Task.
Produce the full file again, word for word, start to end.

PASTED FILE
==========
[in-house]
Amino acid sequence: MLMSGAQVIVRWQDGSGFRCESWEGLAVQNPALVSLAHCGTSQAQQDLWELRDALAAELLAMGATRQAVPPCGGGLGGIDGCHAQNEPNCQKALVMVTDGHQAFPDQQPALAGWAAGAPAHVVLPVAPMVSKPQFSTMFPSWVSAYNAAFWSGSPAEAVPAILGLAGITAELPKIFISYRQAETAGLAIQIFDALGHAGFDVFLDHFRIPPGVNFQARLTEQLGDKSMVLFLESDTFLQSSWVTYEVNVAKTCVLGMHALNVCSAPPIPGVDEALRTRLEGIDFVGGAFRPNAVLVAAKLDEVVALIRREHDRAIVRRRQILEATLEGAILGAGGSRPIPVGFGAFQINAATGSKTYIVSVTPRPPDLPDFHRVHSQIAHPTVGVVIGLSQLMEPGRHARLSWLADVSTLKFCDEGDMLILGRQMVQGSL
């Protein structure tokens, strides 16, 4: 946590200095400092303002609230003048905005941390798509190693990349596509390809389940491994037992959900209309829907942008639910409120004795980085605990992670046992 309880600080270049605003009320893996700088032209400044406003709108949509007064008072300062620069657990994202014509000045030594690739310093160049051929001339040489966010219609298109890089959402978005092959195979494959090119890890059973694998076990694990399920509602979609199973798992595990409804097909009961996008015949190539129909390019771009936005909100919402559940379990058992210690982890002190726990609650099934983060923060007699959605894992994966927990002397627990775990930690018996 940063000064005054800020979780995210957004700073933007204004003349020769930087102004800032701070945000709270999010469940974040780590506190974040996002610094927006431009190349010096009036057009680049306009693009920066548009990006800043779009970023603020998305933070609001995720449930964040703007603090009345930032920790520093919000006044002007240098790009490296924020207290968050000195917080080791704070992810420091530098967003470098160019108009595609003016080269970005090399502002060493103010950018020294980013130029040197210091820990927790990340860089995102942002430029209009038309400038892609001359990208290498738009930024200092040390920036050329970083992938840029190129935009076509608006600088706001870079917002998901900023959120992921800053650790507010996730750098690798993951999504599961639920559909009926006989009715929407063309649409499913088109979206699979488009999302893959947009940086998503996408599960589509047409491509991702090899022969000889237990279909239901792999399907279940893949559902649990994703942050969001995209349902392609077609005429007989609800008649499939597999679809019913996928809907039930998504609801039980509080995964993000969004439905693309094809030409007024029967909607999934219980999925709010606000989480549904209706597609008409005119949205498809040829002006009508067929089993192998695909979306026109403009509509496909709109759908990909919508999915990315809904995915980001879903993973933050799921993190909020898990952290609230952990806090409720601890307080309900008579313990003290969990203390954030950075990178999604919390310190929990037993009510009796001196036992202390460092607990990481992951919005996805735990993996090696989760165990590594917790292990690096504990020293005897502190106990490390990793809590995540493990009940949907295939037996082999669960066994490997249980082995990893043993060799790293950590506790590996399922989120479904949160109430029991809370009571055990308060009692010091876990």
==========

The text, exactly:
[in-house]
Amino acid sequence: MLMSGAQVIVRWQDGSGFRCESWEGLAVQNPALVSLAHCGTSQAQQDLWELRDALAAELLAMGATRQAVPPCGGGLGGIDGCHAQNEPNCQKALVMVTDGHQAFPDQQPALAGWAAGAPAHVVLPVAPMVSKPQFSTMFPSWVSAYNAAFWSGSPAEAVPAILGLAGITAELPKIFISYRQAETAGLAIQIFDALGHAGFDVFLDHFRIPPGVNFQARLTEQLGDKSMVLFLESDTFLQSSWVTYEVNVAKTCVLGMHALNVCSAPPIPGVDEALRTRLEGIDFVGGAFRPNAVLVAAKLDEVVALIRREHDRAIVRRRQILEATLEGAILGAGGSRPIPVGFGAFQINAATGSKTYIVSVTPRPPDLPDFHRVHSQIAHPTVGVVIGLSQLMEPGRHARLSWLADVSTLKFCDEGDMLILGRQMVQGSL
């Protein structure tokens, strides 16, 4: 946590200095400092303002609230003048905005941390798509190693990349596509390809389940491994037992959900209309829907942008639910409120004795980085605990992670046992 309880600080270049605003009320893996700088032209400044406003709108949509007064008072300062620069657990994202014509000045030594690739310093160049051929001339040489966010219609298109890089959402978005092959195979494959090119890890059973694998076990694990399920509602979609199973798992595990409804097909009961996008015949190539129909390019771009936005909100919402559940379990058992210690982890002190726990609650099934983060923060007699959605894992994966927990002397627990775990930690018996 940063000064005054800020979780995210957004700073933007204004003349020769930087102004800032701070945000709270999010469940974040780590506190974040996002610094927006431009190349010096009036057009680049306009693009920066548009990006800043779009970023603020998305933070609001995720449930964040703007603090009345930032920790520093919000006044002007240098790009490296924020207290968050000195917080080791704070992810420091530098967003470098160019108009595609003016080269970005090399502002060493103010950018020294980013130029040197210091820990927790990340860089995102942002430029209009038309400038892609001359990208290498738009930024200092040390920036050329970083992938840029190129935009076509608006600088706001870079917002998901900023959120992921800053650790507010996730750098690798993951999504599961639920559909009926006989009715929407063309649409499913088109979206699979488009999302893959947009940086998503996408599960589509047409491509991702090899022969000889237990279909239901792999399907279940893949559902649990994703942050969001995209349902392609077609005429007989609800008649499939597999679809019913996928809907039930998504609801039980509080995964993000969004439905693309094809030409007024029967909607999934219980999925709010606000989480549904209706597609008409005119949205498809040829002006009508067929089993192998695909979306026109403009509509496909709109759908990909919508999915990315809904995915980001879903993973933050799921993190909020898990952290609230952990806090409720601890307080309900008579313990003290969990203390954030950075990178999604919390310190929990037993009510009796001196036992202390460092607990990481992951919005996805735990993996090696989760165990590594917790292990690096504990020293005897502190106990490390990793809590995540493990009940949907295939037996082999669960066994490997249980082995990893043993060799790293950590506790590996399922989120479904949160109430029991809370009571055990308060009692010091876990």